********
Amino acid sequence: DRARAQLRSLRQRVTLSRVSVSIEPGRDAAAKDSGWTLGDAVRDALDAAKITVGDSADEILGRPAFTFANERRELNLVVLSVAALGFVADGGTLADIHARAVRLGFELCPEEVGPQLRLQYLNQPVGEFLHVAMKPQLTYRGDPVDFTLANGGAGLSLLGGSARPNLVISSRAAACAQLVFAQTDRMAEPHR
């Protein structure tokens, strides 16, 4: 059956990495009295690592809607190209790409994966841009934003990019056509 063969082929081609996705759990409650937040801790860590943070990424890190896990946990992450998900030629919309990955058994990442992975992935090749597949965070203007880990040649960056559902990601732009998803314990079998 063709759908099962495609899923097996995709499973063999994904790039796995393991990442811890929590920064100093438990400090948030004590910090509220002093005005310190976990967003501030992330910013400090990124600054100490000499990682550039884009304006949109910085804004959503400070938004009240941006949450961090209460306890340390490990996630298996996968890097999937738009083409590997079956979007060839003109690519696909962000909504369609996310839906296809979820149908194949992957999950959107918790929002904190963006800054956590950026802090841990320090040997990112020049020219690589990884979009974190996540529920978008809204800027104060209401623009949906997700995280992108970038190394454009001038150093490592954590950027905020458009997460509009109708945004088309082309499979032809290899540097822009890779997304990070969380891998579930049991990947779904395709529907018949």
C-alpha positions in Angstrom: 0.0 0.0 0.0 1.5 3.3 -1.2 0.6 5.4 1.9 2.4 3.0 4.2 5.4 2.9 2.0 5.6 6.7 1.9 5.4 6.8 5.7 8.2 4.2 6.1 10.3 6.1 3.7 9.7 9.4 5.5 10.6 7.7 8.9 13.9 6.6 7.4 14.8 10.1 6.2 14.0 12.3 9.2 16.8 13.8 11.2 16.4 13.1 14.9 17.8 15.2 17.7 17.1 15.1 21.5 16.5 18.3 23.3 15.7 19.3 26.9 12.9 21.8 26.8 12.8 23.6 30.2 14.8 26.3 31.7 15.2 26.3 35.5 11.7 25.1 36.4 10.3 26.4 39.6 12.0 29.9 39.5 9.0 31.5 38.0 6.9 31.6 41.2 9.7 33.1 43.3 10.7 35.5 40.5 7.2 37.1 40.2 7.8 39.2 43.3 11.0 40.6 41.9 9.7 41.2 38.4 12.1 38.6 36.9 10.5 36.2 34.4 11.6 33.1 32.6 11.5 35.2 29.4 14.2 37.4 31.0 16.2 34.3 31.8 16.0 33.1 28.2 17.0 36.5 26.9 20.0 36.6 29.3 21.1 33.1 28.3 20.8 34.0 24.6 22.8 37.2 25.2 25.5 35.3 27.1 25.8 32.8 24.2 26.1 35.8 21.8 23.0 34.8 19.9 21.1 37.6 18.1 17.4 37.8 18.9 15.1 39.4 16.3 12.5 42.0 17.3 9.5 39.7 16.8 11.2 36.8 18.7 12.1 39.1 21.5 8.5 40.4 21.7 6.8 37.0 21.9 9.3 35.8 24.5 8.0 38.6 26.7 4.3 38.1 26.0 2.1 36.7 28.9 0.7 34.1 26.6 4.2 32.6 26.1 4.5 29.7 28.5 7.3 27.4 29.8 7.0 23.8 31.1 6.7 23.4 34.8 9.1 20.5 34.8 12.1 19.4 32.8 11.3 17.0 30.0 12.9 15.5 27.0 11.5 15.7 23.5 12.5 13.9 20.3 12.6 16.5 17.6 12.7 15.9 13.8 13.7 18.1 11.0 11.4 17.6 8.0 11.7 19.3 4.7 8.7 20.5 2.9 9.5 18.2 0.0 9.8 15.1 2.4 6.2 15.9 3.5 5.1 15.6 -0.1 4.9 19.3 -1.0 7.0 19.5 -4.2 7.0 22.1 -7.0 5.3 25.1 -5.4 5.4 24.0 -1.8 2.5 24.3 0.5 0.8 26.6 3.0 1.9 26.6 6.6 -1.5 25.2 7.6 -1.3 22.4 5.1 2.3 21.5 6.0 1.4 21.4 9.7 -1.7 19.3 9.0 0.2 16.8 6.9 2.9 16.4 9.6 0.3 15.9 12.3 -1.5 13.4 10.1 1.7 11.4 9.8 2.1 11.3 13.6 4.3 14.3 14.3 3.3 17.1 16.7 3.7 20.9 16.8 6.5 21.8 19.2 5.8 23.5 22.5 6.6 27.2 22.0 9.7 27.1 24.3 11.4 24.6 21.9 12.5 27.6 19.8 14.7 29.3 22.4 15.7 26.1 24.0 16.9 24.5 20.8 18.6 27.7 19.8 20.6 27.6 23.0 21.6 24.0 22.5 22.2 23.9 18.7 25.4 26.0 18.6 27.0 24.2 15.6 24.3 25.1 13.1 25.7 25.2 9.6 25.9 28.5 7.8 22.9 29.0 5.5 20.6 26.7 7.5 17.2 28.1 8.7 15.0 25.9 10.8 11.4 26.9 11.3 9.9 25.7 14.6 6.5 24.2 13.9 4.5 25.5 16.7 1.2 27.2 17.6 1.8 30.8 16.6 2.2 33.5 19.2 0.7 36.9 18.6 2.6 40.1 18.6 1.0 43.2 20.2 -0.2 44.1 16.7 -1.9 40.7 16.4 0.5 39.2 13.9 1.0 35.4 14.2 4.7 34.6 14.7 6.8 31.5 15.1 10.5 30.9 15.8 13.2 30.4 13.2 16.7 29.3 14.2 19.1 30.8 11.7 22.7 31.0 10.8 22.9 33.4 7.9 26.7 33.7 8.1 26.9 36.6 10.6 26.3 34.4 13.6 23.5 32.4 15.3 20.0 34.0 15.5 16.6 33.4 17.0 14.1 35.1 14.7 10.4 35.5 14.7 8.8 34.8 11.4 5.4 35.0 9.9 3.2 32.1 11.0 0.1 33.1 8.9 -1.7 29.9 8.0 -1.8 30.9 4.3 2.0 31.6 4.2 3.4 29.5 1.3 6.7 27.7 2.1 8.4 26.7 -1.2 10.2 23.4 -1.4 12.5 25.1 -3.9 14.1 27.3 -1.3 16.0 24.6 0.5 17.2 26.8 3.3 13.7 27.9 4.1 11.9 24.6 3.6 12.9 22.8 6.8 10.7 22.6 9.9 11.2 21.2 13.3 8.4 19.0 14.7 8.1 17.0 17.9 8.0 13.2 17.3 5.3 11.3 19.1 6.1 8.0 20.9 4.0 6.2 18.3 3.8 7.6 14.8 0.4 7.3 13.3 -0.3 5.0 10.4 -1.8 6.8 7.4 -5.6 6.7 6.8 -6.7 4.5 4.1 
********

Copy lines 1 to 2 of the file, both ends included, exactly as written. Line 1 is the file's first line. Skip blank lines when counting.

Amino acid sequence: DRARAQLRSLRQRVTLSRVSVSIEPGRDAAAKDSGWTLGDAVRDALDAAKITVGDSADEILGRPAFTFANERRELNLVVLSVAALGFVADGGTLADIHARAVRLGFELCPEEVGPQLRLQYLNQPVGEFLHVAMKPQLTYRGDPVDFTLANGGAGLSLLGGSARPNLVISSRAAACAQLVFAQTDRMAEPHR
């Protein structure tokens, strides 16, 4: 059956990495009295690592809607190209790409994966841009934003990019056509 063969082929081609996705759990409650937040801790860590943070990424890190896990946990992450998900030629919309990955058994990442992975992935090749597949965070203007880990040649960056559902990601732009998803314990079998 063709759908099962495609899923097996995709499973063999994904790039796995393991990442811890929590920064100093438990400090948030004590910090509220002093005005310190976990967003501030992330910013400090990124600054100490000499990682550039884009304006949109910085804004959503400070938004009240941006949450961090209460306890340390490990996630298996996968890097999937738009083409590997079956979007060839003109690519696909962000909504369609996310839906296809979820149908194949992957999950959107918790929002904190963006800054956590950026802090841990320090040997990112020049020219690589990884979009974190996540529920978008809204800027104060209401623009949906997700995280992108970038190394454009001038150093490592954590950027905020458009997460509009109708945004088309082309499979032809290899540097822009890779997304990070969380891998579930049991990947779904395709529907018949």